One of the other major changes to class design comes in how talents are designed. Specs now have a lot less overlap with regards to talents, and many specs have most of their talents unique to themselves. All three shaman specs, for example, only share the tier 45 talents and Ascendance. By and large, each spec now has its own set of unique talents.
The massive ability prune/reshuffle also means that there’s more room in talents to fit in more active abilities. In fact, every row except the level 75 row has an active ability choice in it, if you want more buttons to press, and one of the level 75 talents even adds another button into your rotation, so you can make your playstyle as active or passive as you want.
As a point of reference, you no longer need the old Tomes of the Clear Mind to change talents around. If you’re in any area that gives rested XP (inns, cities, your garrison, your order hall in Legion), you can freely swap talents as you wish. If you’re out in the field and need to change talents, you will need to get some items from a scribe to help out. The new Tome of the Clear Mind will grant you a minute of talent changing, while the Codex of the Clear Mind can be deployed to do the same for nearby players as well.
So what talents should you pick? I’ll give my recommendations here, but feel free to make your own choices and come up with a build that suits you.
First, if you just want a cheat sheet to get you started, here are my recommendations:
- Level 15: Boulderfist
- Level 30: Feral Lunge if solo, Wind Rush Totem for groups
- Level 45: Situational, but Lightning Surge Totem is a good default
- Level 60: Hailstorm
- Level 75: Tempest if solo, Empowered Stormlash for groups
- Level 90: Crashing Storm
- Level 100: Landslide by default, Ascendance if you need a cooldown or distance damage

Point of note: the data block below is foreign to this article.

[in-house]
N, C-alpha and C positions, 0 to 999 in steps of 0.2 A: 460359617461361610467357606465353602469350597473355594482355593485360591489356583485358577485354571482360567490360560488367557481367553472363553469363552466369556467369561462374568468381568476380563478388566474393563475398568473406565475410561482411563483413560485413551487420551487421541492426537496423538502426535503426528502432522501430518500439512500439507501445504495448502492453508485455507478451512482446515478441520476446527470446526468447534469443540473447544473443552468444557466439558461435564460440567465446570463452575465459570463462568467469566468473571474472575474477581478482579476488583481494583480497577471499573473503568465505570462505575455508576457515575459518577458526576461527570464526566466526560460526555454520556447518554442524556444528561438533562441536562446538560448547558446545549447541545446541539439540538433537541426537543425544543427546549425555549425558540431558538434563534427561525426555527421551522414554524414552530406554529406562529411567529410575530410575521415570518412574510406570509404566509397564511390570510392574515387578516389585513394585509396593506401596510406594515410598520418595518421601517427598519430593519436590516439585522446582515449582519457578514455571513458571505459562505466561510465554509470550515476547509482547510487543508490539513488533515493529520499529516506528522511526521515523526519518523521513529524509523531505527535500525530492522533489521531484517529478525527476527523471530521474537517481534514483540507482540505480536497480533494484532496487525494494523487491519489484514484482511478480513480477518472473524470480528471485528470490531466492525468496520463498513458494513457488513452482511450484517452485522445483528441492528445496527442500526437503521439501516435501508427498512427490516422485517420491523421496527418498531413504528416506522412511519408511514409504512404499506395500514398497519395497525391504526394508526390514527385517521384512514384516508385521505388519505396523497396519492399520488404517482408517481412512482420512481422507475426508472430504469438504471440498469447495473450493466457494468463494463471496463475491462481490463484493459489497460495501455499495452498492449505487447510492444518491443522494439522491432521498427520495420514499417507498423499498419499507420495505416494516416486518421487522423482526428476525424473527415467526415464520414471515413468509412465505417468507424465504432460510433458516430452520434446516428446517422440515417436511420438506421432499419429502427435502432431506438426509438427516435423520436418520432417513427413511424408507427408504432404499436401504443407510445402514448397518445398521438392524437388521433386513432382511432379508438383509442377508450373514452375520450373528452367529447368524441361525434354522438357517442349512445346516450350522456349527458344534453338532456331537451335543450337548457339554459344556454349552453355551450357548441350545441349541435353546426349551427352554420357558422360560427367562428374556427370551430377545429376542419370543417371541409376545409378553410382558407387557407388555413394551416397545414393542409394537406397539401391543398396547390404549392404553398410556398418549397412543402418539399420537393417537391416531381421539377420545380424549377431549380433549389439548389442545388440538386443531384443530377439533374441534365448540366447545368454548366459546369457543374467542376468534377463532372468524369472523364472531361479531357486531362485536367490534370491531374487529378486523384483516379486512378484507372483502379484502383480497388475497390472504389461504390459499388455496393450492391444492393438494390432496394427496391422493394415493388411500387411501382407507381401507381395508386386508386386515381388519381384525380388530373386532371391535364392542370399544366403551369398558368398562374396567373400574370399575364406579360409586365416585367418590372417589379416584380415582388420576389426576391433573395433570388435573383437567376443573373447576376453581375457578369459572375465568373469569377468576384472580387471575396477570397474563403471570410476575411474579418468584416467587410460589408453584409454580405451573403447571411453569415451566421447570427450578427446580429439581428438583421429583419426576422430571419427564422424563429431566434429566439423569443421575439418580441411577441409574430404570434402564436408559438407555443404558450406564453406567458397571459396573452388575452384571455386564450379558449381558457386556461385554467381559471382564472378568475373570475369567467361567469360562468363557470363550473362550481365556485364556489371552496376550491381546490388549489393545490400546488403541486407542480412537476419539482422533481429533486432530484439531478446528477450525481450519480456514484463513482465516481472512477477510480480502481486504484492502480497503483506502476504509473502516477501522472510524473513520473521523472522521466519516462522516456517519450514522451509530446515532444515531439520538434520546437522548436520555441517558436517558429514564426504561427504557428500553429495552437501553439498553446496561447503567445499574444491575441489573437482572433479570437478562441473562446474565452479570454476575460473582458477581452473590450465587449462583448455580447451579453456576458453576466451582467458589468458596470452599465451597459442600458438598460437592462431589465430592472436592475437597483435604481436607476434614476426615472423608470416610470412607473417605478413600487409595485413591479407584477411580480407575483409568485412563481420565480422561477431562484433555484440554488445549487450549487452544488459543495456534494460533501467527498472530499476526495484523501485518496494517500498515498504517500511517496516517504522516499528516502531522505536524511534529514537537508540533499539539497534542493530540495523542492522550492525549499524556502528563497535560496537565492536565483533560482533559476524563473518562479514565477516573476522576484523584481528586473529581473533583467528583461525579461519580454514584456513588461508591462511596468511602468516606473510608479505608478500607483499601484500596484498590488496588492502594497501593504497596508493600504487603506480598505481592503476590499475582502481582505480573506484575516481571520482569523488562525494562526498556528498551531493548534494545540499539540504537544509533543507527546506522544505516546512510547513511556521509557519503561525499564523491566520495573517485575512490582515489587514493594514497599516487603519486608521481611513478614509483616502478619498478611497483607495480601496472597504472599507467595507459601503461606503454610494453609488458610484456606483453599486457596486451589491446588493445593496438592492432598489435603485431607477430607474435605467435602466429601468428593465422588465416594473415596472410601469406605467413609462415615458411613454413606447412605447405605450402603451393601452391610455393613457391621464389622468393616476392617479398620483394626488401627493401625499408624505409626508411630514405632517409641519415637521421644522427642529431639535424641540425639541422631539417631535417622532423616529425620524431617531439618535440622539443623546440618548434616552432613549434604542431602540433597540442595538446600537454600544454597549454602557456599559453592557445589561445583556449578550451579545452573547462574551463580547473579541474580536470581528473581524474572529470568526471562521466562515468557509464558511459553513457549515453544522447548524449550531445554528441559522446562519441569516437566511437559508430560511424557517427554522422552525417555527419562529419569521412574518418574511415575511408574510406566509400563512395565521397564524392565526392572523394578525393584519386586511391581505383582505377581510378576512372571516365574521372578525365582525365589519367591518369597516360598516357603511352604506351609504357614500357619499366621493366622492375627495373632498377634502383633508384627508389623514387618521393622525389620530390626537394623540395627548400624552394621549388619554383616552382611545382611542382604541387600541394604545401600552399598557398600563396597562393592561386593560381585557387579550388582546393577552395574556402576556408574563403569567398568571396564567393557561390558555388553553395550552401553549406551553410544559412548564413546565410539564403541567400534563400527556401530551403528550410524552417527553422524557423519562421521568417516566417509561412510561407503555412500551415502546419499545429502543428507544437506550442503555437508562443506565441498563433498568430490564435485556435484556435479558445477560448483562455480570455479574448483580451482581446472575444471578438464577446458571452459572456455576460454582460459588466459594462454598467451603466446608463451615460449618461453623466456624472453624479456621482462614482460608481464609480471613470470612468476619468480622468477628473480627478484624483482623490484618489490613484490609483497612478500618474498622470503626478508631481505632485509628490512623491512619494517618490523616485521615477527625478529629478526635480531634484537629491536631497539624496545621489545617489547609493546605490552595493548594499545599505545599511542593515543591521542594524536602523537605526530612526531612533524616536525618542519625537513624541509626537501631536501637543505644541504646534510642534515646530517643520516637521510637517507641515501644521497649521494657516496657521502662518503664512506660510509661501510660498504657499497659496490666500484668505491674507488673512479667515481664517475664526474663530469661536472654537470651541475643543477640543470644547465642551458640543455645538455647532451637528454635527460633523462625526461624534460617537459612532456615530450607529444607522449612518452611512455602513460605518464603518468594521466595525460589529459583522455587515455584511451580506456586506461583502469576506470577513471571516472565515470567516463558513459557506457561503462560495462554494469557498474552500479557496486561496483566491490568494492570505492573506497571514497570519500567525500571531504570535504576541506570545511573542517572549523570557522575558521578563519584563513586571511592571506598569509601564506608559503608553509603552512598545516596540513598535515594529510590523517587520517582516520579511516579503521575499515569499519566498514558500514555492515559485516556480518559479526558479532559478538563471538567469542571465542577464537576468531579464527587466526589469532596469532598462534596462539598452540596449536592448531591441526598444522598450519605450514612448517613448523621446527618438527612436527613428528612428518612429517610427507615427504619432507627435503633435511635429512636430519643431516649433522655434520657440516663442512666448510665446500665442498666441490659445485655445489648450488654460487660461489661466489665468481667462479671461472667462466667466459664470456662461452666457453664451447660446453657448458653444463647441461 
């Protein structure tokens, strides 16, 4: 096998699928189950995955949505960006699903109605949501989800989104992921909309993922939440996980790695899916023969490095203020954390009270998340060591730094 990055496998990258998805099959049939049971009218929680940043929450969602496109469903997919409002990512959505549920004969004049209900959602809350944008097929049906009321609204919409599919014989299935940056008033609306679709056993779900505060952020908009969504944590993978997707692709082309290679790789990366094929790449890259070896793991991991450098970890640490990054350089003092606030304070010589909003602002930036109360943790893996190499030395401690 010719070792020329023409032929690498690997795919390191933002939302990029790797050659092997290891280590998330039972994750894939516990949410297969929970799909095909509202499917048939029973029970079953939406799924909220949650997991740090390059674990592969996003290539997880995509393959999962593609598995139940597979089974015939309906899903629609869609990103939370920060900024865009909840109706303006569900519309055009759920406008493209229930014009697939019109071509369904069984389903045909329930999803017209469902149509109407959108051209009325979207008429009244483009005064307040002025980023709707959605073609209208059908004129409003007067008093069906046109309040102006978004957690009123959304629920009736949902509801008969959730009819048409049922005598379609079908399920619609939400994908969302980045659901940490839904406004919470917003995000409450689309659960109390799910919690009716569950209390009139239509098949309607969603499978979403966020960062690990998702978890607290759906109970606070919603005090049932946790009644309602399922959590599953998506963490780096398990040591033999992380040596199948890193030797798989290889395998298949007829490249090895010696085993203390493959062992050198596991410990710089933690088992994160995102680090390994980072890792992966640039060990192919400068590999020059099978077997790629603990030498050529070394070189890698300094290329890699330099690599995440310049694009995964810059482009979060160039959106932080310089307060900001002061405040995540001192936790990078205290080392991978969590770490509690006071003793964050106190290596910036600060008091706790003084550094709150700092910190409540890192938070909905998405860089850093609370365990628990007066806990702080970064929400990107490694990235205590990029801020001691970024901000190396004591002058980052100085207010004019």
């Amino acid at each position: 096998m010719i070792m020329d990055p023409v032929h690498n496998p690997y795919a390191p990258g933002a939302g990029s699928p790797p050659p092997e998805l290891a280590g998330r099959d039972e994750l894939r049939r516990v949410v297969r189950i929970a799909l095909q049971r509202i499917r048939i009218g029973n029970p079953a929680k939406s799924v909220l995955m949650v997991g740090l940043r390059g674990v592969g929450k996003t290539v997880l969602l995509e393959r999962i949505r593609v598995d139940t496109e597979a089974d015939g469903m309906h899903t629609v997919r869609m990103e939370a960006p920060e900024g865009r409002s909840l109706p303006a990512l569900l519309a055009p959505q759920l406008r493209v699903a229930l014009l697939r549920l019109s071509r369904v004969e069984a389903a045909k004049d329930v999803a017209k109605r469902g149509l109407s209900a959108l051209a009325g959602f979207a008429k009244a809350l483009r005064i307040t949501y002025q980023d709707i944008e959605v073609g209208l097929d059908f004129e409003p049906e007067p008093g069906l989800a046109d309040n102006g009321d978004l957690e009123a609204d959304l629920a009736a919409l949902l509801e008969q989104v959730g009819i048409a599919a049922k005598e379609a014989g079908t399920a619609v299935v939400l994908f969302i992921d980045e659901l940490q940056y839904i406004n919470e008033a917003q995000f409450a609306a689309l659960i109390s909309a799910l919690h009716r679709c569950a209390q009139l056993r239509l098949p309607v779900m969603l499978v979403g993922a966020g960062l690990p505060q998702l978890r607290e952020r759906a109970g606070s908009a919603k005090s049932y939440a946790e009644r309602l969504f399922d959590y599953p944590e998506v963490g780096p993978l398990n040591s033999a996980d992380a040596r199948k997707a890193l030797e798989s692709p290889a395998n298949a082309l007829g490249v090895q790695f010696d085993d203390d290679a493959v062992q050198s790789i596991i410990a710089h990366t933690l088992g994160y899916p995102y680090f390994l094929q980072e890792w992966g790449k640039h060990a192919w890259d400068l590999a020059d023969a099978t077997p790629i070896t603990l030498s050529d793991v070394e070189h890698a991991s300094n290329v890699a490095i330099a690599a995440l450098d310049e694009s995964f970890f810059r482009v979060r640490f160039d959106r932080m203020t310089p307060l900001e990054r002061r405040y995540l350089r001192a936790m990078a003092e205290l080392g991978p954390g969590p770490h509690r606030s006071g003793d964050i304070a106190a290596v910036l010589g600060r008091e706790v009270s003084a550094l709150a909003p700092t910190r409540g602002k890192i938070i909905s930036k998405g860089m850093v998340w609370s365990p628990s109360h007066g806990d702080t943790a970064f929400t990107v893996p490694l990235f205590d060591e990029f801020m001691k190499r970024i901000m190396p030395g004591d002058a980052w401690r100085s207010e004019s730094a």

Now let’s go in-depth and explore all the options.
Level 15 talents give some modifications to your basic rotation:
- Windsong: A short range spell like your others, deals substantial nature damage and enhances your weapons with wind, increasing attack speed by 35% for 20 seconds. 45 second cooldown.
- Hot Hand: Passive. Melee attacks enhanced by Flametongue have a chance to make your next Lava Lash cost no Maelstrom and deal double damage.
- Boulderfist: Replaces Rockbiter. A stronger spell that deals more nature damage than Rockbiter, and also enhances your weapons for 10 seconds, increasing crit chance by 5% and all damage by 5%. Generates 25 Maelstrom. Two charges, six second recharge, lowered by haste.
My personal pick is Boulderfist. It’s easy to use, the extra Maelstrom generated offsets the loss of not being able to spam Rockbiter, and the buffs are pretty great. Hot Hand is a little underwhelming, it doesn’t proc often enough to make it feel worthwhile, so it doesn’t really replicate the feeling of the Flame Shock Draenor perk. Windsong is an alright spell, but I don’t feel like adding another short cooldown to my rotation.
Level 30 talents provide a variety of utility spells:
- Rainfall: Drops a healing rain at a targeted location, restoring health to up to six allies over 10 seconds. Stormstrike and Lava Lash extend its duration by three seconds, up to 30. Ten second cooldown.